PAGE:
“The most common question we get from our members is whether something is an old ingredient and therefore off-limits to FDA or a new dietary ingredient, which triggers the NDI notification process. While future dietary ingredients may be appropriately subjected to that process, we are developing a safe harbor list now for greater clarity as to exactly what ingredients fall safely into the approved category and can be used in products today,” said NPA CEO Dr Dan Fabricant.
The NPA list is being developed for the industry based largely on evidence from past media reports, advertising, and other public sources, said the association.
Dr Fabricant told us that the organization has good documentation dating back decades - labels and label information from its retailing magazines, and other documents - that make it very clear which ingredients were used and how. "I think it would make it very tough for the Agency to argue against," he said.
NPA hopes to complete the Safe Harbor database of dietary ingredients in the near future, and will engage FDA in the coming months on its methodology and evidence, said the association. "This is going to be very substantial," said Dr Fabricant.
Dr Fabricant acknowledged that there are industry lists from the late 1990s and NPA’s own list from 1996, and the Agency has stated that it is unlikely to solely use the 1992 edition of Herbs of Commerce to determine if an ingredient was available before the passage of DSHEA.
“The 1992 Herbs of Commerce book includes house plants and herbs not intended for human consumption, so it was not recognized by FDA as an authoritative list of pre-DSHEA dietary ingredients. It also focuses on herbs and does not include the myriad of other dietary ingredients falling within the statutory boundaries of a dietary ingredient created by DSHEA,” added Dr. Fabricant.
"In short, we have the evidence FDA is seeking to make these determinations, and we look forward to engaging FDA on developing a safe harbor list. We cannot afford to sit on our hands any longer," said Dr Fabricant.
In response to the announcement, Steve Tave, Acting Director of the FDA's Office of Dietary Supplement Programs, said: "Based on comments that we received from stakeholders in response to the 2011 draft New Dietary Ingredient guidance, the FDA stated in the revised NDI draft guidance that we published last month that we are prepared to develop an authoritative list of pre-DSHEA ingredients. As we explained in the revised draft guidance, we expect industry to play a significant role in compiling the data on which that list will be based.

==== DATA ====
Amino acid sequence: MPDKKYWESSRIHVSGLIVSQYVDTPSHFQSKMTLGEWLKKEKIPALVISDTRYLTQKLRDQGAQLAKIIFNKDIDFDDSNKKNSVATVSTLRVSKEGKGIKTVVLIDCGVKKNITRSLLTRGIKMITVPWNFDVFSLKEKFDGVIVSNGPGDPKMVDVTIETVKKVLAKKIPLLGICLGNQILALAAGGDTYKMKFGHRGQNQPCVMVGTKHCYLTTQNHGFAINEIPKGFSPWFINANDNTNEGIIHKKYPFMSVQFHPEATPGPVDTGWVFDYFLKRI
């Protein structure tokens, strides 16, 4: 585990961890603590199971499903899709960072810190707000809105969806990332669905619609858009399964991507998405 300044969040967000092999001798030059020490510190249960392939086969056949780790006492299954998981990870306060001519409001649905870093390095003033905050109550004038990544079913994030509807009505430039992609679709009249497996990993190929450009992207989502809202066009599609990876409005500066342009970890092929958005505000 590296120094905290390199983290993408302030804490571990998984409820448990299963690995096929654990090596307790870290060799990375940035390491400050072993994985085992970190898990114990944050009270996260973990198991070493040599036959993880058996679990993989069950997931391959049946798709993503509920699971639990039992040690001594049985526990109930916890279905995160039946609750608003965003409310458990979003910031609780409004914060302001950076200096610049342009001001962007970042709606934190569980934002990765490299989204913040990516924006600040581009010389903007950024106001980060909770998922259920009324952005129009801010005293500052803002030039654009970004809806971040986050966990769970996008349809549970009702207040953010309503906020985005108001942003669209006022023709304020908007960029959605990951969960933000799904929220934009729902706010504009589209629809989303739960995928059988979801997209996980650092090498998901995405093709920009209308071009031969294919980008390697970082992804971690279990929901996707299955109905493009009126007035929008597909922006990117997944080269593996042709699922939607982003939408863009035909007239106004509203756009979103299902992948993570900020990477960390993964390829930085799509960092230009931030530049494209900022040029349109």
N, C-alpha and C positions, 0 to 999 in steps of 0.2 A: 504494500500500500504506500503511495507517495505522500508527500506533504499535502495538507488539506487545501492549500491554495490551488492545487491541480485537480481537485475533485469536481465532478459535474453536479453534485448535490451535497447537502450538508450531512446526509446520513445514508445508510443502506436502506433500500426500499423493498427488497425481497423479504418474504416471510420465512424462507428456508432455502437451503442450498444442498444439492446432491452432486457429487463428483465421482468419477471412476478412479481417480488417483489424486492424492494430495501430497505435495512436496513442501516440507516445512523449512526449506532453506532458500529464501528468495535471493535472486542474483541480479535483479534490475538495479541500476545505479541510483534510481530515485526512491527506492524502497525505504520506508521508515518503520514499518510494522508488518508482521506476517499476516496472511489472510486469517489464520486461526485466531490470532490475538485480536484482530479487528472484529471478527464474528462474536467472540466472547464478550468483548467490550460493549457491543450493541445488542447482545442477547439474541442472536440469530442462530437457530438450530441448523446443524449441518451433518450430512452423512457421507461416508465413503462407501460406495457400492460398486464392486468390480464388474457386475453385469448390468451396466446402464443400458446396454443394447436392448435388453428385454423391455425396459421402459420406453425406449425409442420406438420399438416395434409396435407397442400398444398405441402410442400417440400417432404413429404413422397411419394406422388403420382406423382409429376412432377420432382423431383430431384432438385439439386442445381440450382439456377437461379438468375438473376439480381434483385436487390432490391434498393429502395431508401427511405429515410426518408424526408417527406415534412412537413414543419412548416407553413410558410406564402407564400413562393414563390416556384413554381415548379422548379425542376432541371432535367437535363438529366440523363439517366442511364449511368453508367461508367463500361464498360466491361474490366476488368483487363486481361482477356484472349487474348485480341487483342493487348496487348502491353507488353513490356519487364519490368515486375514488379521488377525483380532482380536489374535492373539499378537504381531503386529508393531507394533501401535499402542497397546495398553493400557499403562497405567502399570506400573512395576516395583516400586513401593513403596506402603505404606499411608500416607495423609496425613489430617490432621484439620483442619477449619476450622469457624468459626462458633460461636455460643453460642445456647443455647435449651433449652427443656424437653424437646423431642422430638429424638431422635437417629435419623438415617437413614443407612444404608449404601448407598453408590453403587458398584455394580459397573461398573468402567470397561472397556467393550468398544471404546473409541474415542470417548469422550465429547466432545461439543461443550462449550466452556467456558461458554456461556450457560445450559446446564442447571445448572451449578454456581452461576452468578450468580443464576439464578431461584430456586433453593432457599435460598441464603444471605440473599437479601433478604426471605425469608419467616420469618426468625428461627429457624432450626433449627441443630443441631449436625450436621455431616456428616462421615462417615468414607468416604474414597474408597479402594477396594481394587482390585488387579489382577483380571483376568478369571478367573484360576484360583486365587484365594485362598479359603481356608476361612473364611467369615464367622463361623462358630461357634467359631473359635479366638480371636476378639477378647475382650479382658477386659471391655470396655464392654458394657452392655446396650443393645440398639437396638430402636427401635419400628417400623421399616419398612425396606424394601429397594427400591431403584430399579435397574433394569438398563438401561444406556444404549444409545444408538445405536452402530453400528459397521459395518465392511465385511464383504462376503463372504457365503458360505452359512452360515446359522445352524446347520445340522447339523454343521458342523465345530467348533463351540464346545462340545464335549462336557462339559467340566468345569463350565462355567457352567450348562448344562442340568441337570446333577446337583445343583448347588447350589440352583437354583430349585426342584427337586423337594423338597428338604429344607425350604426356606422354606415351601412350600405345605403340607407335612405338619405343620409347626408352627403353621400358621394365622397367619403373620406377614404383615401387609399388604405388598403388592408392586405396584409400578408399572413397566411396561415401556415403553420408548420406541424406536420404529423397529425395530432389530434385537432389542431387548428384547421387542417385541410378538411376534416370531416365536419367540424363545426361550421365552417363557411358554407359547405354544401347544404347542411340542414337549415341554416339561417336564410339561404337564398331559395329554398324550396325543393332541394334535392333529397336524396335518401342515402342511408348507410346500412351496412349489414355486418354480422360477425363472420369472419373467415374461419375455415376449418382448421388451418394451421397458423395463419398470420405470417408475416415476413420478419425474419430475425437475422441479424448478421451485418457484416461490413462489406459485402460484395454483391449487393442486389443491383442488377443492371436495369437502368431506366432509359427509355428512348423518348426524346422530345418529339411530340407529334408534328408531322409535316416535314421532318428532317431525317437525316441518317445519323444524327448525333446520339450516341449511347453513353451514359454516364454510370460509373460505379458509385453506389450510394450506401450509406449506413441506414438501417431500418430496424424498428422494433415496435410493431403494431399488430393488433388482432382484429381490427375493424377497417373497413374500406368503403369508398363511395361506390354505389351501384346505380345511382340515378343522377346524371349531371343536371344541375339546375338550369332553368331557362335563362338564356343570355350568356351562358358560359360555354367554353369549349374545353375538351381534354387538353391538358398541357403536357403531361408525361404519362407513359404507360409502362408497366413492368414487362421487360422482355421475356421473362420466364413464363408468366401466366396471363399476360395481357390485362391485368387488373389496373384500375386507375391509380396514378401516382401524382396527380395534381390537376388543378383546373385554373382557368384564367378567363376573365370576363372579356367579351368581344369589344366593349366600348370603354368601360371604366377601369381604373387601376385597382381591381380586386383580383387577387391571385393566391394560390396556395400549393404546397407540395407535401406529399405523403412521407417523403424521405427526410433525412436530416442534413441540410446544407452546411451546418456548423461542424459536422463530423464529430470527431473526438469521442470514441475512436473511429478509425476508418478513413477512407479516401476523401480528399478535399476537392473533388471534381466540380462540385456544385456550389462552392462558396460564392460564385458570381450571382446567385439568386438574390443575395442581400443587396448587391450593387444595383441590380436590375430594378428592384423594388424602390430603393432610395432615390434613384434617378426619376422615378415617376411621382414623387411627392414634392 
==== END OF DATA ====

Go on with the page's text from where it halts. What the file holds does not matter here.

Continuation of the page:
"In our August 12, 2016 Federal Register notice announcing the availability of the revised draft guidance, we specifically invited comments on how we should develop and implement that list, as well as what method of compiling independent and verifiable data would be most effective. The comment period remains open, and we intend to carefully review all comments we receive on this and other subjects of the revised draft guidance as part of an open public process. As the Federal Register notice explained, comments should be submitted to the docket."
NDI Draft Guidance Language
Q. Is there an authoritative list of dietary ingredients that were marketed prior to October 15, 1994 (a so-called “grandfathered list” or “old dietary ingredient list”)?
A. Not currently. Some trade associations and other industry groups have compiled lists of “old dietary ingredients,” 15 though FDA is unable to verify the accuracy of these lists because we have not seen documentation showing that the ingredients on such lists were marketed as dietary ingredients prior to October 15, 1994 […] However, in response to comments, we are prepared to develop an authoritative list of pre-DSHEA ingredients, based on independent and verifiable data. Because FDA does not generally have access to marketing records for dietary ingredients and dietary supplements, the documentation of pre-DSHEA marketing would have to be supplied by industry.
FDA’s current thinking is that the two main factors for placing an ingredient on an authoritative list of pre-DSHEA ingredients would be: (1) adequate documentation of marketing for use as or in a dietary supplement in the U.S. before October 15, 1994: and (2) a precise description of the identity of the ingredient marketed. Records offered to support an item’s inclusion on the list should specify the date of marketing in the U.S. and clearly identify the ingredient marketed on that date. Documentation of an ingredient’s identity should be sufficiently precise to uniquely identify the ingredient.